HMS Pandora

Far Northern, Queensland

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Dive HMS Pandora

Deep Wreck Reef Sharks

HMS Pandora was a 24-gun frigate of the Royal Navy, built by Adams and Barnard at Deptford, and launched on 17 May 1779. She was deployed in North American waters during the American Revolutionary War but was put 'in ordinary' (mothballed) after 1783.

When the news of the mutiny on the Bounty reached England on 1790-03-15, the Admiralty dispatched the Pandora to the South Pacific to recover the 'pirated' Bounty, capture the mutineers and bring them to justice. The frigate sailed from Portsmouth on 7th November 1790 with Captain Edward Edwards in command of a crew of 134 men.

The Pandora reached Tahiti on 1791-03-23. Five of the men from the Bounty came on board voluntarily within 24 hours of the Pandora's arrival, and nine more were arrested a few weeks later by armed shore parties. These fourteen men were imprisoned in a makeshift prison cell on the Pandora's quarter-deck, which they called Pandora's Box. On 1791-05-08, the Pandora left Tahiti and subsequently spent three months visiting islands to the west of Tahiti in search of Bounty and the remaining mutineers, without finding any traces of the pirated vessel except flotsam ? some spars and a yard.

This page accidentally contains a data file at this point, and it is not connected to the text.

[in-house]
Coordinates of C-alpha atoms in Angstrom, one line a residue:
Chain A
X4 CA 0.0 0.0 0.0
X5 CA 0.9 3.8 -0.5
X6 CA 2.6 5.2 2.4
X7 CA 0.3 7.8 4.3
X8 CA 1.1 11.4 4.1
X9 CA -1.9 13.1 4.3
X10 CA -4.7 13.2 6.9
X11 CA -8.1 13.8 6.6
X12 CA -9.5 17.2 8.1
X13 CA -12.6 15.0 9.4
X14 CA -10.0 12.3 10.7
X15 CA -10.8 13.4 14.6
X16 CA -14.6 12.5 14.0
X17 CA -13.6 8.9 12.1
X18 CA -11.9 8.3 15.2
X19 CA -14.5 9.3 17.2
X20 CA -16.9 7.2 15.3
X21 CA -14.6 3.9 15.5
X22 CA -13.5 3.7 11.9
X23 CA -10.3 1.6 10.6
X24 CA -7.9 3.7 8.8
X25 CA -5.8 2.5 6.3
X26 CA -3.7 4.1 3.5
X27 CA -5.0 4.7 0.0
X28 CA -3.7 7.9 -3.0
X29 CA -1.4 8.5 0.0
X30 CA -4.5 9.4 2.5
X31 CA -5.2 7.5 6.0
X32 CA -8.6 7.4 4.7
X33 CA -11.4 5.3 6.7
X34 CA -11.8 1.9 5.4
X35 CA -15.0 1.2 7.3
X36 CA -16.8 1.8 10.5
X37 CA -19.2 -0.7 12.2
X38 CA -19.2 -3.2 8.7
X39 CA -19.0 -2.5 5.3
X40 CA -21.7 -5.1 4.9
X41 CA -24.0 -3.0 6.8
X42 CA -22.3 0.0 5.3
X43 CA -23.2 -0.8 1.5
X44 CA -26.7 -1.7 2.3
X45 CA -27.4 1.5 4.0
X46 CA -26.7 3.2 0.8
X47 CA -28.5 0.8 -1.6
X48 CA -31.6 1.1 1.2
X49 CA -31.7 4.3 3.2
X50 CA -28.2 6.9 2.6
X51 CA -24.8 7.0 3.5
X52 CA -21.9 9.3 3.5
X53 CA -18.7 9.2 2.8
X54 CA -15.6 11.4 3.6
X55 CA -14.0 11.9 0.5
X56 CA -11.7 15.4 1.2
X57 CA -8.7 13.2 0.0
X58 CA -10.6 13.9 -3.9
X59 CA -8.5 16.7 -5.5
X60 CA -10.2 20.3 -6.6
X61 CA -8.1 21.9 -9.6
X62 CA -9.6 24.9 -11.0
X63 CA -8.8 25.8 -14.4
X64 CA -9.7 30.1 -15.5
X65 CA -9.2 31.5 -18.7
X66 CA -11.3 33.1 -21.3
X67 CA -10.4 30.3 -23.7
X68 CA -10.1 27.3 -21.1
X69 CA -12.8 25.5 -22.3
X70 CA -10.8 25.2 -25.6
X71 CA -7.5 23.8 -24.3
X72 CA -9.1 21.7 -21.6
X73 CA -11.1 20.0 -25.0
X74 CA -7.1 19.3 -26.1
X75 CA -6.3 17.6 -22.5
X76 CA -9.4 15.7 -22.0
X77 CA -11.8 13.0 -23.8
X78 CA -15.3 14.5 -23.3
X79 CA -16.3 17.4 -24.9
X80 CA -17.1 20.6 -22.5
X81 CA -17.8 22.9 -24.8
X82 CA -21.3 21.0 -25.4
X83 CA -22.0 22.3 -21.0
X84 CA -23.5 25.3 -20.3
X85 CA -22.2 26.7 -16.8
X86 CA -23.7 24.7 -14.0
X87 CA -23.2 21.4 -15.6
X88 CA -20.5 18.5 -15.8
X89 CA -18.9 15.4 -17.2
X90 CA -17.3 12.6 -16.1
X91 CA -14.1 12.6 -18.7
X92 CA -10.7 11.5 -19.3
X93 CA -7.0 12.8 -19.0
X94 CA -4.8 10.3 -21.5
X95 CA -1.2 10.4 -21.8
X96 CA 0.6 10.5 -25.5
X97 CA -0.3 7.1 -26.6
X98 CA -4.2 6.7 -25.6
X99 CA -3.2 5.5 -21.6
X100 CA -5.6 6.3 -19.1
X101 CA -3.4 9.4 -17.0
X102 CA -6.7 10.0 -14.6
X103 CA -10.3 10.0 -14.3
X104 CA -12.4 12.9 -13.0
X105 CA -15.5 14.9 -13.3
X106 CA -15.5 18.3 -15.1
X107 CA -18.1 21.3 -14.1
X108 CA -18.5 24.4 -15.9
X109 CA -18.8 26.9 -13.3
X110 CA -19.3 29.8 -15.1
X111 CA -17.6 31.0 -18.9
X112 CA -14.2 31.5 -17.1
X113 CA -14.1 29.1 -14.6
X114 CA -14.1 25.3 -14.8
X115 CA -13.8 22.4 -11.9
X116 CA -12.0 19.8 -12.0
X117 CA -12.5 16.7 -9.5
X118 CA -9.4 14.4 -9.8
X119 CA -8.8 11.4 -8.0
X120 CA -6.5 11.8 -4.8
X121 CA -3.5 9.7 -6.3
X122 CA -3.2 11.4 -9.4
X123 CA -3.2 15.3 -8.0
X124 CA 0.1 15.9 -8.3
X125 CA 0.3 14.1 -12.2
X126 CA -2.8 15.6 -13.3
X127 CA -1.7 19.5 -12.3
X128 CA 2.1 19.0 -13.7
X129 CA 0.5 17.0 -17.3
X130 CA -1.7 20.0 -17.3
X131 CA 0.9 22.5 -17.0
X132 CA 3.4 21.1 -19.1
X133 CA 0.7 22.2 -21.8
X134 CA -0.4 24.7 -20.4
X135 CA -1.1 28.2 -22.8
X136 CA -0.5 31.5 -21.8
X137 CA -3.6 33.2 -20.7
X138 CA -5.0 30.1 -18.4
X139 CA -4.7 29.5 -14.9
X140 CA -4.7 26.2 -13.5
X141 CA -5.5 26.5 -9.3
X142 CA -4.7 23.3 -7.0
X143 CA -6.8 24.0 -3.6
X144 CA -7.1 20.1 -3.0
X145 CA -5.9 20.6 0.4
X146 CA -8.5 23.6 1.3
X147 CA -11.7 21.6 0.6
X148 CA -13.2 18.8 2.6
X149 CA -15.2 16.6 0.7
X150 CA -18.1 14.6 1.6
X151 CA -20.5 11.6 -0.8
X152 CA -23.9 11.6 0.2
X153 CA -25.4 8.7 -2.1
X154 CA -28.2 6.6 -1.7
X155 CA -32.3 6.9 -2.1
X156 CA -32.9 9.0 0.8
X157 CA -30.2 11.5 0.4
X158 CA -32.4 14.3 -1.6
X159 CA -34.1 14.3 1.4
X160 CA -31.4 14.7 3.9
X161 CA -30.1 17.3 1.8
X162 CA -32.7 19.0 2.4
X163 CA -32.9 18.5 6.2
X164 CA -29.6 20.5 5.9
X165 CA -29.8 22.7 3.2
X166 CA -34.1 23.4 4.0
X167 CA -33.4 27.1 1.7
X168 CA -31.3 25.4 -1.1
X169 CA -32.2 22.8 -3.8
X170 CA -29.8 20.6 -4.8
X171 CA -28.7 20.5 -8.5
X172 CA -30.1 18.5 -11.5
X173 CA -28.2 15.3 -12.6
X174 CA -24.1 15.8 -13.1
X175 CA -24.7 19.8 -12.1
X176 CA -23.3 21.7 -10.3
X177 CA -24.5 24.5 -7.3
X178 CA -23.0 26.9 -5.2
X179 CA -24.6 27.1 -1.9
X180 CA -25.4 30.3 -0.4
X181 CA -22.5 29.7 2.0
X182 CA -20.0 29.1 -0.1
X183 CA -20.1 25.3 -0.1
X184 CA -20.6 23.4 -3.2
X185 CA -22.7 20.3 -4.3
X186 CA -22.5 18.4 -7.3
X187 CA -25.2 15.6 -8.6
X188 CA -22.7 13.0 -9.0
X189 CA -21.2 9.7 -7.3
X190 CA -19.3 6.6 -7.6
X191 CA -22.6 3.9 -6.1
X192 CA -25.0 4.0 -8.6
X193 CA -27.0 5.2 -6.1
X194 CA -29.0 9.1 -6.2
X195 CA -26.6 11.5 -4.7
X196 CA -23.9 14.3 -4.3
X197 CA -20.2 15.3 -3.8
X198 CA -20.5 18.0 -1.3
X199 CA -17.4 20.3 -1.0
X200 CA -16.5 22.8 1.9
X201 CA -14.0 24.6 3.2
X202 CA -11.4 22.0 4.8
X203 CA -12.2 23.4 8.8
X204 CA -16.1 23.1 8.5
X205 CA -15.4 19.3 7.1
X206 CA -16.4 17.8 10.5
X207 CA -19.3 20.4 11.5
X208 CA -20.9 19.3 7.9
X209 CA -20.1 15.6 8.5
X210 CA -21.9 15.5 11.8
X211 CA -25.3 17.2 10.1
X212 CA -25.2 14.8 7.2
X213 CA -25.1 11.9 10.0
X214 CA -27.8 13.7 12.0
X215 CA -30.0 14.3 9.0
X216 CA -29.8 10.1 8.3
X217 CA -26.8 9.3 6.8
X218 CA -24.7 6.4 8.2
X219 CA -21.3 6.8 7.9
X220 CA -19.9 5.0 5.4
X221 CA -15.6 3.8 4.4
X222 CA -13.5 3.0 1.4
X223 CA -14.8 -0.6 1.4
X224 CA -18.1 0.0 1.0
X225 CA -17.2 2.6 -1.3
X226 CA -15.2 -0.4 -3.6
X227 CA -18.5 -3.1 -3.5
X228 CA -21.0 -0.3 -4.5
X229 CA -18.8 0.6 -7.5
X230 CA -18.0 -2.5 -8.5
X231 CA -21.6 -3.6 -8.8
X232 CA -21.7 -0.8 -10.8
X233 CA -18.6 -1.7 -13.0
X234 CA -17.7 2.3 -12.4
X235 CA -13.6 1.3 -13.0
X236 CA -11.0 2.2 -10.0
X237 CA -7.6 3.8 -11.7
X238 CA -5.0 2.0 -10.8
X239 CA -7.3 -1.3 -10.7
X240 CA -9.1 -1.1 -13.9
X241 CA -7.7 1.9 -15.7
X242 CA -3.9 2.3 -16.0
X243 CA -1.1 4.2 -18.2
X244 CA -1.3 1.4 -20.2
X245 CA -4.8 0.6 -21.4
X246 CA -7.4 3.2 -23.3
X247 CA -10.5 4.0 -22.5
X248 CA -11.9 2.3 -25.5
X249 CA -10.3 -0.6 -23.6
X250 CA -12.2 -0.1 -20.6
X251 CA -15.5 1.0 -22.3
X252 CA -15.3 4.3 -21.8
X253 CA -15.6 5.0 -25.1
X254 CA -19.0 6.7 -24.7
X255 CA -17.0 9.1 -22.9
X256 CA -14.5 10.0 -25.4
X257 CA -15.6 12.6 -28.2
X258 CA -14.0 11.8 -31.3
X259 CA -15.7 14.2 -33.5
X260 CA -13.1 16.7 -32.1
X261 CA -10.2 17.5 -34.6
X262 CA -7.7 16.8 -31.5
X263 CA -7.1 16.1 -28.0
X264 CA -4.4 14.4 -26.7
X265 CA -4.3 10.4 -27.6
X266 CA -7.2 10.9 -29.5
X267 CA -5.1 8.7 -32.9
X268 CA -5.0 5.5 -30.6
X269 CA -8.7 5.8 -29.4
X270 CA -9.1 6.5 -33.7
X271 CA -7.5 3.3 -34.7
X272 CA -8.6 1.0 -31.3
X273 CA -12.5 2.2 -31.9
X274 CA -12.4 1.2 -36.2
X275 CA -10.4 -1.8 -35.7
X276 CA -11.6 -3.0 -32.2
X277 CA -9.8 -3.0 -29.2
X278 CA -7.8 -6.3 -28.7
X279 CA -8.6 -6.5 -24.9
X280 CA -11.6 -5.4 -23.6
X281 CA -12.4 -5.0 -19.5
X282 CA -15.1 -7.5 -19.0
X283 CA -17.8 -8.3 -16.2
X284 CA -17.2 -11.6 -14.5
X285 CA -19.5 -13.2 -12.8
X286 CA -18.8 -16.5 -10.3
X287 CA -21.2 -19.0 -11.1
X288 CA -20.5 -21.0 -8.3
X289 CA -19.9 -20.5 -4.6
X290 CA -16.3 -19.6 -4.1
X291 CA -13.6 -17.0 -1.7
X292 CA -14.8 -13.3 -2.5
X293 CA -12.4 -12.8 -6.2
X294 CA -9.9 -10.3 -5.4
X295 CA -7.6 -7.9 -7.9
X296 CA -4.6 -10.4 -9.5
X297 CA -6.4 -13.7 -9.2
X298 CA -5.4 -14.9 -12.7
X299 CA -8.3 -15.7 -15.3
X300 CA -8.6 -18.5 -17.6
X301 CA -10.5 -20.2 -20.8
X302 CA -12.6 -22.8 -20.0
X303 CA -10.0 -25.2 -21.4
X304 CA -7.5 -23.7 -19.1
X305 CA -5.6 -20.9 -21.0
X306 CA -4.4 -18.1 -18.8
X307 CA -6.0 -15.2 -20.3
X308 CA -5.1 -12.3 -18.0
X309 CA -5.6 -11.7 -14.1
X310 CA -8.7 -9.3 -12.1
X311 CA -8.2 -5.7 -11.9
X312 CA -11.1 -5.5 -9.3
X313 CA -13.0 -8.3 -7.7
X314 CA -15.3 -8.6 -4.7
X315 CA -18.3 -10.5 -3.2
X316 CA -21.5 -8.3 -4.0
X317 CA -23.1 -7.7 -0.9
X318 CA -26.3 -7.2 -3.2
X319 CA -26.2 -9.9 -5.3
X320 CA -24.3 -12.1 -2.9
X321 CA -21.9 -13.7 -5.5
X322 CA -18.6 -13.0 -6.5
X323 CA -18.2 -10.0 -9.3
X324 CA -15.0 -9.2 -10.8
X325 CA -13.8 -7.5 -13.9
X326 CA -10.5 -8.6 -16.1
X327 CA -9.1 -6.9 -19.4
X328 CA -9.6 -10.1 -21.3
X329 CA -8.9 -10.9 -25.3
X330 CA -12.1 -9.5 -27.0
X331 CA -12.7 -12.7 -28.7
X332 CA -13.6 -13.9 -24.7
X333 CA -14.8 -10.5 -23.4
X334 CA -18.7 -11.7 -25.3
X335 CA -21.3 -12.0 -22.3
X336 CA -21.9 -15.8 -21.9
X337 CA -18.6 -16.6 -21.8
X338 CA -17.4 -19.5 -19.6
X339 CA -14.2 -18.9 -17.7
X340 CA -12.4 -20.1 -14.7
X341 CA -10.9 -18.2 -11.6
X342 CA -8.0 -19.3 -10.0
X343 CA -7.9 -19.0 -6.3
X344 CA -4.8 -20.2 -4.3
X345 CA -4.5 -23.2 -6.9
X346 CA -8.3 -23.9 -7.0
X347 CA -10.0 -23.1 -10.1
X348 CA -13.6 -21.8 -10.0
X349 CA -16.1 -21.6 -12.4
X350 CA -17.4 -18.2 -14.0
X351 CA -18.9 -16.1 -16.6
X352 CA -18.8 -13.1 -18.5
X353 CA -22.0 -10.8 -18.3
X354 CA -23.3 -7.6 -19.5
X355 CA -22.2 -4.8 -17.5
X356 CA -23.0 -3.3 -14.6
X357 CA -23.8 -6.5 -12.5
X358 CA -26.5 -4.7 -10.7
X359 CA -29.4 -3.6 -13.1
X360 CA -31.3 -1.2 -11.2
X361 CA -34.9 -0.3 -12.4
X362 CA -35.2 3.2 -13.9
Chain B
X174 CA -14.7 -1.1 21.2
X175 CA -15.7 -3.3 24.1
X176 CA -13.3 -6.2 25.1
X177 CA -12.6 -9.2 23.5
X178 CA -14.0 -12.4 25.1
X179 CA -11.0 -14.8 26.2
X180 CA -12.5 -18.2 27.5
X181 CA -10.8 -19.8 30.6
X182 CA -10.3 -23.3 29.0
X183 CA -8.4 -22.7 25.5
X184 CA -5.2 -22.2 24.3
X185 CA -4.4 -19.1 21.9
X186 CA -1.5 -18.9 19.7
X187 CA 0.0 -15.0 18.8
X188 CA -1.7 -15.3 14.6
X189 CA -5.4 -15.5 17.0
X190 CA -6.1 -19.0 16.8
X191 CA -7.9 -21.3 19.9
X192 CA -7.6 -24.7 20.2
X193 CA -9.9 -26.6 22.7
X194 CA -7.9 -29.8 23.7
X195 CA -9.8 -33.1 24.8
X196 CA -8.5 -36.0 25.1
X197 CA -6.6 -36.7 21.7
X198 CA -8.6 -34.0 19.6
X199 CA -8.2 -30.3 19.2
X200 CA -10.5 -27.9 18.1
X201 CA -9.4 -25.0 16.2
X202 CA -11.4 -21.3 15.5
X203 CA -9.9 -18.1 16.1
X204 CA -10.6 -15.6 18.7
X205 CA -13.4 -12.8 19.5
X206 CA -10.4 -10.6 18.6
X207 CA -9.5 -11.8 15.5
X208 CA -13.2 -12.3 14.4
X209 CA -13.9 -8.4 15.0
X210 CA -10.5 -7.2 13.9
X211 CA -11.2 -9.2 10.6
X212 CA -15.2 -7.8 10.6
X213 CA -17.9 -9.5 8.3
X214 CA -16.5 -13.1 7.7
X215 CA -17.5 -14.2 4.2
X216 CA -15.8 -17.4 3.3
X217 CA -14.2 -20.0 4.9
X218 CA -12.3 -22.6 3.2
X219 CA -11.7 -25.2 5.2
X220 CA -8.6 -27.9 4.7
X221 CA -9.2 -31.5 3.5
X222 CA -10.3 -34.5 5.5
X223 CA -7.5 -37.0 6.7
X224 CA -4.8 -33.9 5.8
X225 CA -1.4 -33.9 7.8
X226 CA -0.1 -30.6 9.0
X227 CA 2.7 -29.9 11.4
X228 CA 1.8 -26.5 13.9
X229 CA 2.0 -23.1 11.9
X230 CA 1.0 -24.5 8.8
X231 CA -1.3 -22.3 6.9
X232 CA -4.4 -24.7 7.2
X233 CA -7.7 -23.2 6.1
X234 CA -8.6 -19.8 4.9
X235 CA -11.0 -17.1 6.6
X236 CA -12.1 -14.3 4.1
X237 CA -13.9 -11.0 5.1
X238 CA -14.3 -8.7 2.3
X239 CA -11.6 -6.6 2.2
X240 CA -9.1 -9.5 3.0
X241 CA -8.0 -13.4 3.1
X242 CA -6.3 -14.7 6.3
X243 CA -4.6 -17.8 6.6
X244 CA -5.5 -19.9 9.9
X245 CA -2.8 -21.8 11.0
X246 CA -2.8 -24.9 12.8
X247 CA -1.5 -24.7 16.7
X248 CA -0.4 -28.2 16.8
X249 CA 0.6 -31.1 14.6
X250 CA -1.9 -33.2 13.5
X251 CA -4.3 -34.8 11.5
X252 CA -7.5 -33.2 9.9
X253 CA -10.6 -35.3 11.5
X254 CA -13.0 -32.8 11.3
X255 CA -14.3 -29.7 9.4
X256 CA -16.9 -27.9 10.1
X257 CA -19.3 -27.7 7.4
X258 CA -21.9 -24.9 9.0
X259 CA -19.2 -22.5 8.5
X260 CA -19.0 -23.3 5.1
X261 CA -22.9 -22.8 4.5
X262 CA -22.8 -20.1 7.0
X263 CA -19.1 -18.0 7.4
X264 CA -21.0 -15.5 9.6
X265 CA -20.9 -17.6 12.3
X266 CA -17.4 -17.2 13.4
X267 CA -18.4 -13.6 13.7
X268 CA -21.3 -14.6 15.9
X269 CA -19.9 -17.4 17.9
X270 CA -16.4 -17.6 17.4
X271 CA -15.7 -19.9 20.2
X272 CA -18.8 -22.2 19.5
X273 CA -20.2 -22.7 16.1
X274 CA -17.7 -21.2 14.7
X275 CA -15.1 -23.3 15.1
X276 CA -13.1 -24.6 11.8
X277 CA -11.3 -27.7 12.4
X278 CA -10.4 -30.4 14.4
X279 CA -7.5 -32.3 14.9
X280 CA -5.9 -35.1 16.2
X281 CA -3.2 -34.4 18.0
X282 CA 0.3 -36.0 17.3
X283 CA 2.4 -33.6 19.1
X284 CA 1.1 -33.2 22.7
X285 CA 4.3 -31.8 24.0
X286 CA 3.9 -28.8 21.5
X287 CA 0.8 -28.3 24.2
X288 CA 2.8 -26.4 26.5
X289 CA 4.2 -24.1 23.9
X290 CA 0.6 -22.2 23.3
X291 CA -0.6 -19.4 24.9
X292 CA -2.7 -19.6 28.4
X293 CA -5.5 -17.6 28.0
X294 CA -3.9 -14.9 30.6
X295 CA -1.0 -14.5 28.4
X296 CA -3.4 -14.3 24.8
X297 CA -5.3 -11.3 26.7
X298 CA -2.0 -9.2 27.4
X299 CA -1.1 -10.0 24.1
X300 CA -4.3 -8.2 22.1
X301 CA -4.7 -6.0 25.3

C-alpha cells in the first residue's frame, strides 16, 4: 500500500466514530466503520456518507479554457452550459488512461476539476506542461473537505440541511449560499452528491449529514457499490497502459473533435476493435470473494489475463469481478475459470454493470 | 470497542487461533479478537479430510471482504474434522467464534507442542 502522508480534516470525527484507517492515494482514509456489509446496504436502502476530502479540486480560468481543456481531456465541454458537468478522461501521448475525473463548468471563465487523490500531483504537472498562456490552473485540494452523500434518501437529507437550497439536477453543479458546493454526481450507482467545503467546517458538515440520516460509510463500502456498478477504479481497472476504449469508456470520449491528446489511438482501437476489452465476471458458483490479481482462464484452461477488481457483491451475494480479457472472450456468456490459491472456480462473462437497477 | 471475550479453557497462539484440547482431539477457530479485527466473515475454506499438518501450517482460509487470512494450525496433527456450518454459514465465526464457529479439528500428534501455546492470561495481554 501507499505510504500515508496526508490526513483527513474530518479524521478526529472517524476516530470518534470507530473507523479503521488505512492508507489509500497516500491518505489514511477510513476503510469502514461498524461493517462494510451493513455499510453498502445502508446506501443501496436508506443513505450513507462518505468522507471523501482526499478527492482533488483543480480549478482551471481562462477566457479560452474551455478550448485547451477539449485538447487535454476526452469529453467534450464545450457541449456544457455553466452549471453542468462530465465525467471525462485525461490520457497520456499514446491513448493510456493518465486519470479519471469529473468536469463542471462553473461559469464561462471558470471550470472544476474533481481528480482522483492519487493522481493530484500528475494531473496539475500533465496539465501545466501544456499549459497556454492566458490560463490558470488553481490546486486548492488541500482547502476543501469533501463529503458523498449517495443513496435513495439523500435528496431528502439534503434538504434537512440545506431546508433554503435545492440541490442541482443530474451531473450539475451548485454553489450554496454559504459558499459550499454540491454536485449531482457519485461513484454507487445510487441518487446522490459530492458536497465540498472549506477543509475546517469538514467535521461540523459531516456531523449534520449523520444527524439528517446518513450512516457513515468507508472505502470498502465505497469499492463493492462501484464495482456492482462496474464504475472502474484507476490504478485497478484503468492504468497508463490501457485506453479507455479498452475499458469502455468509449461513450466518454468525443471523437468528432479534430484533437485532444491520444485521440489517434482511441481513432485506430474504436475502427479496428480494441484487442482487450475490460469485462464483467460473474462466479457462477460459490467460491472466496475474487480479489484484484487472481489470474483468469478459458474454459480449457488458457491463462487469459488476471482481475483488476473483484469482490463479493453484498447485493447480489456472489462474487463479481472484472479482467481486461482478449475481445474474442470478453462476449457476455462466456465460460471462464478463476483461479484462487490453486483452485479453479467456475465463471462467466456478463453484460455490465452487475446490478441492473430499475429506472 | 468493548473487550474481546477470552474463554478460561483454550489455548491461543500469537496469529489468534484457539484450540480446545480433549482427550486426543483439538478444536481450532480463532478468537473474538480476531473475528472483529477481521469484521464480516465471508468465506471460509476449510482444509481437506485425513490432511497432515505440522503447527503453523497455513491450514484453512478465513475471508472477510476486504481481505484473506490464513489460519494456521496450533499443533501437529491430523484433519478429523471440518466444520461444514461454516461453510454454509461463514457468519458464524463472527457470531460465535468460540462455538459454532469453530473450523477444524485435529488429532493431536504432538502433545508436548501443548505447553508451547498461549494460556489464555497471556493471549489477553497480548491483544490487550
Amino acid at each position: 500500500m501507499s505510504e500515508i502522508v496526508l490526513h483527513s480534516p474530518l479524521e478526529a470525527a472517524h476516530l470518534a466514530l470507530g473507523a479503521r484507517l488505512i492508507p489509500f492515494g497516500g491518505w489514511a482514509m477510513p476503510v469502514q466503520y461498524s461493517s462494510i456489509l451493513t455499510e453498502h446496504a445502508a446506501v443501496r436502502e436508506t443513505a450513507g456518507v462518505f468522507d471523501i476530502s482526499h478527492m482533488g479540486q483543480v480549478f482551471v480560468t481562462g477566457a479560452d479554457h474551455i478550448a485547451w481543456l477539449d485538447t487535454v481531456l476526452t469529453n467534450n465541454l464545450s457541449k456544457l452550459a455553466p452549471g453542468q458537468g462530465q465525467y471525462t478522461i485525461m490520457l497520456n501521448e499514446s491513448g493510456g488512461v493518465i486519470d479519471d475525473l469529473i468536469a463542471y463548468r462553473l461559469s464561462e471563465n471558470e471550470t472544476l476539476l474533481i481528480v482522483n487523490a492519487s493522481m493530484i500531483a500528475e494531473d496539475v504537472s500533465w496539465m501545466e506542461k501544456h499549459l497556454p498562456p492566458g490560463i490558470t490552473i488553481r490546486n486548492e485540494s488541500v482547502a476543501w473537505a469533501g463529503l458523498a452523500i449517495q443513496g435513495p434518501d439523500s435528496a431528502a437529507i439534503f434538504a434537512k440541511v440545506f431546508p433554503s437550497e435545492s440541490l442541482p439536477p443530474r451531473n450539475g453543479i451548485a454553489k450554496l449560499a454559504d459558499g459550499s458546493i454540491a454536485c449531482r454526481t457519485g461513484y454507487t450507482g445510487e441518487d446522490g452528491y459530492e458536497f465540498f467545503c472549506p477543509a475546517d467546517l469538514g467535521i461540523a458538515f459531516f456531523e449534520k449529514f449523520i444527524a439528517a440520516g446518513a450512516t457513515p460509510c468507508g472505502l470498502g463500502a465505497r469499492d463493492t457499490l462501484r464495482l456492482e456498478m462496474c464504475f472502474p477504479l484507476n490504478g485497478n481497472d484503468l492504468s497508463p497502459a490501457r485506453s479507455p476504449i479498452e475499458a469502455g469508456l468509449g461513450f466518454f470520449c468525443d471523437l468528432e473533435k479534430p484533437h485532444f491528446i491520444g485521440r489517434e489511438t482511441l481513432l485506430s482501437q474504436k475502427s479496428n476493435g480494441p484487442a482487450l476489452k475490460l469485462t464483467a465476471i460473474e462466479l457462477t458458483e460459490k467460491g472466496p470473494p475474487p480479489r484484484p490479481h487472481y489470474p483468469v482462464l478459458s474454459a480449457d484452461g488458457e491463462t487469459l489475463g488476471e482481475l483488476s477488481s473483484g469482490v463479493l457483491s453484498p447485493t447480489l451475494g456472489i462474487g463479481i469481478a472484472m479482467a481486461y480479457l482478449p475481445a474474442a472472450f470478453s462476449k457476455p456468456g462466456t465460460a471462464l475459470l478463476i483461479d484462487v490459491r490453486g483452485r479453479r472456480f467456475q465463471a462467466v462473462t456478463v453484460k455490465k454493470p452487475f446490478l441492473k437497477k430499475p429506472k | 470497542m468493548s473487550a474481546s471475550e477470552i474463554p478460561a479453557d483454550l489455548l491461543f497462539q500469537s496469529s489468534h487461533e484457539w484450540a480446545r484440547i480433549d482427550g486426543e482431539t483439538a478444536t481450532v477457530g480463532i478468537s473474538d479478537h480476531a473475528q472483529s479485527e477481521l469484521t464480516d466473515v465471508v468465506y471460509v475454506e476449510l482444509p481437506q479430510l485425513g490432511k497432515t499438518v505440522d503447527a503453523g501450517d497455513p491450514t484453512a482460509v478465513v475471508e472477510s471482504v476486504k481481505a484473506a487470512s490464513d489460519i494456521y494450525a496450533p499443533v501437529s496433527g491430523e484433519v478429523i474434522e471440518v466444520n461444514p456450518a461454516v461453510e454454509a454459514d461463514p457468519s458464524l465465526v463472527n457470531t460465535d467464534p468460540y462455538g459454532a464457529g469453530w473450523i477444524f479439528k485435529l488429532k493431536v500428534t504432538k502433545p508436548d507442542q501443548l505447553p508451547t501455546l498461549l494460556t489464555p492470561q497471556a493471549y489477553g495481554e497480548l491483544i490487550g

Heading west, making for the Torres Strait, the Pandora ran aground 1791-08-29 on the Great Barrier Reef. She sank the next day claiming the lives 31 of the crew and four of the prisoners. The remaining 89 of the ship's company and ten prisoners, released from their cell at the last minute, assembled in four small boats and sailed for Timor, arriving there on 1791-09-16. Eventually only 78 of the 135 men who had been on board upon departure managed to get home in July and August 1792. Captain Edwards and his officers were exonerated for the loss of the Pandora after a court martial.

The wreck was discovered in 1977 and was immediately declared a protected site under the Australian Historic Shipwrecks Act 1976. The Queensland Museum has been excavating the wreck and archaeologists and curators at the Museum of Tropical Queensland are slowly piecing together the Pandora puzzle using the archaeological evidence from the wreck as well as the extant historical evidence.

Descendants of the 9 mutineers who 'got away' (from the Pandora) still live on Pitcairn Island, the refuge Fletcher Christian found in January 1790 and where the Bounty was burned and scuttled a few weeks later. Their hiding place was not discovered until 1808 when the sealer Topaz (Capt Mayhew Folger) happened on the tiny uncharted island. By that time all the mutineers -except John Adams (aka Alexander Smith)- were dead, most having died under violent circumstances.

Source: Wikipedia

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